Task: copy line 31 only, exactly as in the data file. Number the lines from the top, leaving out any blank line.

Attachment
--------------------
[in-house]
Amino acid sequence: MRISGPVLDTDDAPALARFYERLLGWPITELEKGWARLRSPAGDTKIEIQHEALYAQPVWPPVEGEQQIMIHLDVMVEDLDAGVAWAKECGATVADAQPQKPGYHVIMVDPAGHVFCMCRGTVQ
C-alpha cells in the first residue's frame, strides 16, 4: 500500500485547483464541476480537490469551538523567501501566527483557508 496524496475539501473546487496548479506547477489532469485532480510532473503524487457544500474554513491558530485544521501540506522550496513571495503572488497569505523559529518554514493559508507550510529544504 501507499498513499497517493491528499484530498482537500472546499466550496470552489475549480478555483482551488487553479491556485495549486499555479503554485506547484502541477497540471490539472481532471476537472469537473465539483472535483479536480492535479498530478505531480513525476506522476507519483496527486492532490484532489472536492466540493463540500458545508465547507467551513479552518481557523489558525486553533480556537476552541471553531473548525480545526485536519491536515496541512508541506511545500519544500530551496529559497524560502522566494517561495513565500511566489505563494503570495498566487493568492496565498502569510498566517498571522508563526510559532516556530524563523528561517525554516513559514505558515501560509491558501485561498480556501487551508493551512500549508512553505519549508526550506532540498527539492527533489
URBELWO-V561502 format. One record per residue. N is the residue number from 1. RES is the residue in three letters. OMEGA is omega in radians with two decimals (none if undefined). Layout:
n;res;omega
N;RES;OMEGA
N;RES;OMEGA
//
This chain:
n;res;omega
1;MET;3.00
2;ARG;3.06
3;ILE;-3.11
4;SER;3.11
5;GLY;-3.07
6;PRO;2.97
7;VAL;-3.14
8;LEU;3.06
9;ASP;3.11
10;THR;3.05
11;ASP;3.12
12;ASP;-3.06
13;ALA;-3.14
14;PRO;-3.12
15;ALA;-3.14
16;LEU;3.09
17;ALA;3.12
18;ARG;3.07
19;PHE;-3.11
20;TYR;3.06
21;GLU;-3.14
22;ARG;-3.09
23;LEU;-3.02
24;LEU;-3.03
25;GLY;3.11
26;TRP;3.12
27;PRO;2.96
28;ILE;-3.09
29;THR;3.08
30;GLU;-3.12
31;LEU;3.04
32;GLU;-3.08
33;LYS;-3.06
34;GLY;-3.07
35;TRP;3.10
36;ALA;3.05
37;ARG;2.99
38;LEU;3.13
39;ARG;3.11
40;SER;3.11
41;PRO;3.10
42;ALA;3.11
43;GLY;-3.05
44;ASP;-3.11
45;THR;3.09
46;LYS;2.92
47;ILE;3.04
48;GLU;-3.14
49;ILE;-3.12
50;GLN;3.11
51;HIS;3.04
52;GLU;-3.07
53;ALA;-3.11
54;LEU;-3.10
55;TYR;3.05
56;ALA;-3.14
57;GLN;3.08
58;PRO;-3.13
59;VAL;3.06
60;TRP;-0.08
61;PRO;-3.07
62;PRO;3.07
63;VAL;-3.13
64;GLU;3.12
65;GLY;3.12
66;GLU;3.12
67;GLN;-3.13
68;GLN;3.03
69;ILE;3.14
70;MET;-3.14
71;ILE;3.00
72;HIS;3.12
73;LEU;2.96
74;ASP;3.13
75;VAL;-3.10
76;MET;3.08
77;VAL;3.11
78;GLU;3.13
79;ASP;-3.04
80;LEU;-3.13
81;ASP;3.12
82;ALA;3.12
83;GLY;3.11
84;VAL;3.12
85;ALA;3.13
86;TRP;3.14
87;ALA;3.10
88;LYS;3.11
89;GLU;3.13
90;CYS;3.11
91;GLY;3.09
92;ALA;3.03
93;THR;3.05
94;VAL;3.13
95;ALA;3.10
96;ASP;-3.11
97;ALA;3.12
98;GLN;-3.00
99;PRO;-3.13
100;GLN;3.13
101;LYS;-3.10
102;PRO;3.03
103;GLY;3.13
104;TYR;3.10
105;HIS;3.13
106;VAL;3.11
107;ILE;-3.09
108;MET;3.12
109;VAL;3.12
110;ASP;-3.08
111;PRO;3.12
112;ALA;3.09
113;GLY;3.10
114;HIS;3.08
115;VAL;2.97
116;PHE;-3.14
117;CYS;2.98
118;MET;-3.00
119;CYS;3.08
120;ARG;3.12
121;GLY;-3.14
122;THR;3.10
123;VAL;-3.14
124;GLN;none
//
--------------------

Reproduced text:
21;GLU;-3.14